She collected her own information, visiting our sonís crib often, speaking with the nurses, sometimes pausing a moment to think before continuing her rounds. Some specialists seemed eager to employ their expertise and dig deeper into the problem; she seemed content to bide her time. Her patience paid off. A few days later our son's condition resolved itself, and we left the hospital with a healthy little bundle.

No place is more antithetical to "slow" than the world of capital markets. Stock prices respond to breaking news within the first few trades. The trades themselves take microseconds to complete. Fortunes can be lost or won in an instant.

Yet, as Tada Viskanta notes on his financial blog "Abnormal Returns," the more holistic approach of "slow knowledge" is essential to a successful investment experience:

The financial world, like that of medicine, is overwrought with data. Nearly every photograph of a trader at work shows him in front of a bank of computer screens filled with quotes and data. However that data alone does not make an effective trader.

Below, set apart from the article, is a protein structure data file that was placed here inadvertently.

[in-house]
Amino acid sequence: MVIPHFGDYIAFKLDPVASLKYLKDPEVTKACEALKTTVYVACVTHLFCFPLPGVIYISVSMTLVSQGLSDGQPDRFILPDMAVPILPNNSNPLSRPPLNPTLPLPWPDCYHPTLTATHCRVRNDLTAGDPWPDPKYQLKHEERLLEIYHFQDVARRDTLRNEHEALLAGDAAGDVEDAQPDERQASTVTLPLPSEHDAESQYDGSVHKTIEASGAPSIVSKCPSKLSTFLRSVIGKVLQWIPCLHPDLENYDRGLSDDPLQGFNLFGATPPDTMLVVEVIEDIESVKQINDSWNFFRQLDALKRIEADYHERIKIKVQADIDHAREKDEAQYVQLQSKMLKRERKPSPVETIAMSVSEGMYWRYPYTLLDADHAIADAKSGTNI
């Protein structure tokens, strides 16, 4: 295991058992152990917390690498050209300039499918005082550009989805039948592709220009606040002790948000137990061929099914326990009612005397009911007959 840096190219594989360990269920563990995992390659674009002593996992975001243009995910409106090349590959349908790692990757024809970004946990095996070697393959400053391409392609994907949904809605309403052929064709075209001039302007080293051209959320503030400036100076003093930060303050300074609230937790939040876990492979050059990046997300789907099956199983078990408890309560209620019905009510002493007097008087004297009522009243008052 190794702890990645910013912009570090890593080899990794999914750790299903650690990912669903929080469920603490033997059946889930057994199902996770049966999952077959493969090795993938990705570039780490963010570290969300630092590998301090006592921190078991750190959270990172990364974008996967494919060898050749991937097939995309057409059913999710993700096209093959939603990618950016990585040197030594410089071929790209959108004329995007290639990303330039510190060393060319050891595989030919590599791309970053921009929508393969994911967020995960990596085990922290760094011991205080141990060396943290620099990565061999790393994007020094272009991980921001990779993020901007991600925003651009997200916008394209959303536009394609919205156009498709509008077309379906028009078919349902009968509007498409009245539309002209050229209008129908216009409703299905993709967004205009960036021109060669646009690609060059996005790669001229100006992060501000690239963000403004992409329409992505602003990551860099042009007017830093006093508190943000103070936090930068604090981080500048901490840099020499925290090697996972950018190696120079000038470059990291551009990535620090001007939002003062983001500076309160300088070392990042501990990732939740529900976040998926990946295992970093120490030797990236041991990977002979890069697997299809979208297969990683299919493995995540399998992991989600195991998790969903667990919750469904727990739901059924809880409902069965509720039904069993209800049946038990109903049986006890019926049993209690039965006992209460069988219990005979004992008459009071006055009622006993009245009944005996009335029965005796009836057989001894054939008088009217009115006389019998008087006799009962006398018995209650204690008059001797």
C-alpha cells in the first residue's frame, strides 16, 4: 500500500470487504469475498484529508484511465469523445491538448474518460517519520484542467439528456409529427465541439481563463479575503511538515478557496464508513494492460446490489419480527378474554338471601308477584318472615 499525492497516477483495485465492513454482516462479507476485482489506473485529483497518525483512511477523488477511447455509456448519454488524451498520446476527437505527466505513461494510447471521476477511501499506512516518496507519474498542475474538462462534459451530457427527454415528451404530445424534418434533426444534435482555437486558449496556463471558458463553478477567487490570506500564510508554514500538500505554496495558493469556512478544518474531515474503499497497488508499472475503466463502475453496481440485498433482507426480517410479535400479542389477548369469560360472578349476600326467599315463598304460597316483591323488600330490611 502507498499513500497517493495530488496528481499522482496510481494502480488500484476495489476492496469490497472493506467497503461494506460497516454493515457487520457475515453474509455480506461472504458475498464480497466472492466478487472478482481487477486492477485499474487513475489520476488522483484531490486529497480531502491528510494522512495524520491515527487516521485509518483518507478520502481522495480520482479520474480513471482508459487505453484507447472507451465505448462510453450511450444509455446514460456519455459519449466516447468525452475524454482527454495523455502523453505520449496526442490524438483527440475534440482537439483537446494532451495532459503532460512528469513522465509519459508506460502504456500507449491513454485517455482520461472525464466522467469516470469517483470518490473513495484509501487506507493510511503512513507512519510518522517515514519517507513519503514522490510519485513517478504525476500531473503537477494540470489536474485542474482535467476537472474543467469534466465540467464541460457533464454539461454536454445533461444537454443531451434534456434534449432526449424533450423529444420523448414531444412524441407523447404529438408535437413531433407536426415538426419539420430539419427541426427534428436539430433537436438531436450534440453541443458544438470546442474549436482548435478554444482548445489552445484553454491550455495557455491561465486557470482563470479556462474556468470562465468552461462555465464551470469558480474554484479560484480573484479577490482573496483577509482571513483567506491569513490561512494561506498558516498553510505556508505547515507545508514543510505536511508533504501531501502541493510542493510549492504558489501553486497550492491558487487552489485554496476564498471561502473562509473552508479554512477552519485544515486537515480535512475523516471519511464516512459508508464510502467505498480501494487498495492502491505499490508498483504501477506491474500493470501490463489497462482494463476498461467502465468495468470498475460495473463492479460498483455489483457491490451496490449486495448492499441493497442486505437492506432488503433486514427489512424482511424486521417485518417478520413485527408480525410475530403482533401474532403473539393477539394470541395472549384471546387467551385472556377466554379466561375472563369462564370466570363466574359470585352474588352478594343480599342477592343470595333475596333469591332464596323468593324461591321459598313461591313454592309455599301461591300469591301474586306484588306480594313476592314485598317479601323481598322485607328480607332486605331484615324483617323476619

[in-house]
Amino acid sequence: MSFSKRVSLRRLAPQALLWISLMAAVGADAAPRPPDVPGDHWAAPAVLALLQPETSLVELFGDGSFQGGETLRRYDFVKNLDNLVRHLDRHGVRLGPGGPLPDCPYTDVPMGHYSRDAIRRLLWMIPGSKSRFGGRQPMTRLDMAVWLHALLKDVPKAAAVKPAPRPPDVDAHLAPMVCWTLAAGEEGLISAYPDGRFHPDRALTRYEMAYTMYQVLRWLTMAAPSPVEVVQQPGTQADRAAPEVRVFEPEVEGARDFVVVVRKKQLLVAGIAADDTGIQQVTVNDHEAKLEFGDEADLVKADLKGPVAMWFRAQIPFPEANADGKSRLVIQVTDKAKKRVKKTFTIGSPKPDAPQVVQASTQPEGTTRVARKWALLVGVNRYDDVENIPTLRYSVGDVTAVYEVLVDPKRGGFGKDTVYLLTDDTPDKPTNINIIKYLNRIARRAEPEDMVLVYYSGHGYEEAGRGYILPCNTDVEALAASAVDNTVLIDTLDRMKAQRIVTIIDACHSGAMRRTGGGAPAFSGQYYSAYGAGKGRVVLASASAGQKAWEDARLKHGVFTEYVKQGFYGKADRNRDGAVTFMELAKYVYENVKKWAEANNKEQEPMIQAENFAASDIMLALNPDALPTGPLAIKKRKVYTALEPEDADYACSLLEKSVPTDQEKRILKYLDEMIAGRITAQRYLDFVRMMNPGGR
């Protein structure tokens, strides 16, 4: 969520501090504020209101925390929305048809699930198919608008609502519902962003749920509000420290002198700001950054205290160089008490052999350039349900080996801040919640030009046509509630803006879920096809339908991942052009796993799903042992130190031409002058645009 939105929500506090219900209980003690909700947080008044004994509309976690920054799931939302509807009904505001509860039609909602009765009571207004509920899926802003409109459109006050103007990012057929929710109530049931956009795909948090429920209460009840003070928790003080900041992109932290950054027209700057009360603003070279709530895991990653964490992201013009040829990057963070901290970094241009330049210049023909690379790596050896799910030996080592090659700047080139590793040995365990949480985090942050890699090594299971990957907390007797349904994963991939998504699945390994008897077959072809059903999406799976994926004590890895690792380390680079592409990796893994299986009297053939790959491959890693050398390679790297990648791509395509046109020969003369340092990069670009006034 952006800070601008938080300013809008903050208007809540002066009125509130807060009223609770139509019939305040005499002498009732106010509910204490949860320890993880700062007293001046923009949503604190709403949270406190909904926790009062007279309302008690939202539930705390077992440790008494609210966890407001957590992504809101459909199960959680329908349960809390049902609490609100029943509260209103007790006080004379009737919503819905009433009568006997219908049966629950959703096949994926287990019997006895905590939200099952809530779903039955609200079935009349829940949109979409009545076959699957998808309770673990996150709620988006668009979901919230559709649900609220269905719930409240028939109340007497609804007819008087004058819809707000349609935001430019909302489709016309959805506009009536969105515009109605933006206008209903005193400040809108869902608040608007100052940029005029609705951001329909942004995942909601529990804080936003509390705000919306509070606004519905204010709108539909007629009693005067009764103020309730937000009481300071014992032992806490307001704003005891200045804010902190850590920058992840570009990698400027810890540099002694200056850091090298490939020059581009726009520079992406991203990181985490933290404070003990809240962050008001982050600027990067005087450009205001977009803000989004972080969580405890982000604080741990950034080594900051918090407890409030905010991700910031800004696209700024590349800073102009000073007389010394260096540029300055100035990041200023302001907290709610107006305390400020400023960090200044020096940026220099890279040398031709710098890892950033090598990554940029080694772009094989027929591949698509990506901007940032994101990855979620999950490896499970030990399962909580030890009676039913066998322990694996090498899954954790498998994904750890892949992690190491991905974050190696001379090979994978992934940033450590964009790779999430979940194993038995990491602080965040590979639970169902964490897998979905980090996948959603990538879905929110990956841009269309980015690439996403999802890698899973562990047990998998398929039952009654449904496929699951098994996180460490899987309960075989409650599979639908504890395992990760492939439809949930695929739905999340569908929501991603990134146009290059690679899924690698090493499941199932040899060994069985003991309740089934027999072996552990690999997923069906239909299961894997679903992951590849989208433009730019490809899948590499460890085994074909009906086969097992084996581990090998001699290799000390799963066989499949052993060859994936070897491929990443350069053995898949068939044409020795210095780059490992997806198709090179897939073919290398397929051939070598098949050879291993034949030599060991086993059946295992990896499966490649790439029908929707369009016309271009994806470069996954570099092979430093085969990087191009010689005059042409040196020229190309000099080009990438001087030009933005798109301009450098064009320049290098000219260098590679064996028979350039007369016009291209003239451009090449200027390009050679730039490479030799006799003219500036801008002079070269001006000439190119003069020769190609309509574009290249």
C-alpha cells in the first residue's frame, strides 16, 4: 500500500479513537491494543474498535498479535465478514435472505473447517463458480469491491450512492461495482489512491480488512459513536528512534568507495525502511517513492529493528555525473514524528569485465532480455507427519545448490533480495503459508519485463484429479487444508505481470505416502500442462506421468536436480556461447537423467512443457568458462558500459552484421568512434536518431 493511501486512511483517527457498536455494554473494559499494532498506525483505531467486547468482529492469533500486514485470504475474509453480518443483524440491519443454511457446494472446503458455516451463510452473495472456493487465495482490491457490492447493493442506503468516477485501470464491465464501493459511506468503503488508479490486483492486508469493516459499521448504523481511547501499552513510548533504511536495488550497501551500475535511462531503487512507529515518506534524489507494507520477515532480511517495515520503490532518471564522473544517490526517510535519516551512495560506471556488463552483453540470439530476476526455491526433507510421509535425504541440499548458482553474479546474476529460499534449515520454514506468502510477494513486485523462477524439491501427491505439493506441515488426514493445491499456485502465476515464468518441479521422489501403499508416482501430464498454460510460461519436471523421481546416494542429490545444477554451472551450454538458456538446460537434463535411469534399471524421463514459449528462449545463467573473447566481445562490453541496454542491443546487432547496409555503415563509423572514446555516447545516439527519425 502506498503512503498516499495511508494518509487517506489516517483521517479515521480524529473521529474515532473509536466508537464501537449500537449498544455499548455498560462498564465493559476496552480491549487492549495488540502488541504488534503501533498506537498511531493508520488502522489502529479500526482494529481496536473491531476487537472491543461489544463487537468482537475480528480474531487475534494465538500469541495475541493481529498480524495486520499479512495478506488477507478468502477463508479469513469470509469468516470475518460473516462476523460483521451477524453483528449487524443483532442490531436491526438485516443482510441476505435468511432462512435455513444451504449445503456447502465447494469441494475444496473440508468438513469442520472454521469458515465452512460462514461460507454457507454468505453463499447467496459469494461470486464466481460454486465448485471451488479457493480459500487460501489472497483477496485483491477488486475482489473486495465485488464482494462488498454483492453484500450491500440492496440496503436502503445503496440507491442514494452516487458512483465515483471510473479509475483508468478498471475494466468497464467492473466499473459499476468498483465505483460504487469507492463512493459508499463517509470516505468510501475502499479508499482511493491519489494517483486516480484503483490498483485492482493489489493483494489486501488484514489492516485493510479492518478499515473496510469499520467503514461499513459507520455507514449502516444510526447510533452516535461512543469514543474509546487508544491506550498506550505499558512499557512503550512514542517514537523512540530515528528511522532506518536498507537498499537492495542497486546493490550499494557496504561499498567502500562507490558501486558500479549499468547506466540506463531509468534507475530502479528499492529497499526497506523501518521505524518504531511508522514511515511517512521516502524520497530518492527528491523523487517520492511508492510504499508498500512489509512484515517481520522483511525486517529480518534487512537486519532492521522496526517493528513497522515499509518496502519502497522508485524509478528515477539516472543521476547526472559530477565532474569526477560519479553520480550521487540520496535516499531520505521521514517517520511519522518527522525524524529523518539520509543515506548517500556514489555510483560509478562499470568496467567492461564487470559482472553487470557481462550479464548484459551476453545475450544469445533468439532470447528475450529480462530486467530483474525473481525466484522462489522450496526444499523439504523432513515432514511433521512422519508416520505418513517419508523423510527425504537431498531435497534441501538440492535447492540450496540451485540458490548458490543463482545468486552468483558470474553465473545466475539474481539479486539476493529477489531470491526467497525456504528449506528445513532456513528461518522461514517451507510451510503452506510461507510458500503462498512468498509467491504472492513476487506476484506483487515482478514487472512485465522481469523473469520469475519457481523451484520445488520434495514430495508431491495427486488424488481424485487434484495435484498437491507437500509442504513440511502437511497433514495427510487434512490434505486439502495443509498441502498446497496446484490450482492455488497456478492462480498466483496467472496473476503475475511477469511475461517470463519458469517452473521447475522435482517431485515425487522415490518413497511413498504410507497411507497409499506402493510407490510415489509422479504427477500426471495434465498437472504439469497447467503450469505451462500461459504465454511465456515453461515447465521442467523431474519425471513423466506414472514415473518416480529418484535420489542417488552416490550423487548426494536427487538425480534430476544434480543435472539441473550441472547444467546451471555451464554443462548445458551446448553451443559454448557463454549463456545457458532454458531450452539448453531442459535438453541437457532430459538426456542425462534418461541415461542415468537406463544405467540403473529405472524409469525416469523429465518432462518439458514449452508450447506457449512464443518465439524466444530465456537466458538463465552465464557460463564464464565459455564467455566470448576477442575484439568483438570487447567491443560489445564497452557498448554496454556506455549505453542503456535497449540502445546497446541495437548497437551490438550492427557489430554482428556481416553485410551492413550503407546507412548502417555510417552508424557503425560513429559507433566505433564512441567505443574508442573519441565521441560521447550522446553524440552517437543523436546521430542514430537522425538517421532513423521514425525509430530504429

Speed (and information) does matter in trading. However it seems worth taking the time to think about the basis for our actions in a world awash in that information. There is a real distinction between information and knowledge. Unfortunately for traders and investors there is no shortcut for getting from one state to the other.3

At the other end of the spectrum is Warren Buffett, the patron saint of "slow" in the investment world. Famous for sitting at his office desk in the evening, pouring over company financial statements with only a pencil and his thinking cap, Mr. Buffett appears to have weathered the recent credit crisis – what he called an "economic Pearl Harbor" – as well as he did the dot-com crash earlier this decade.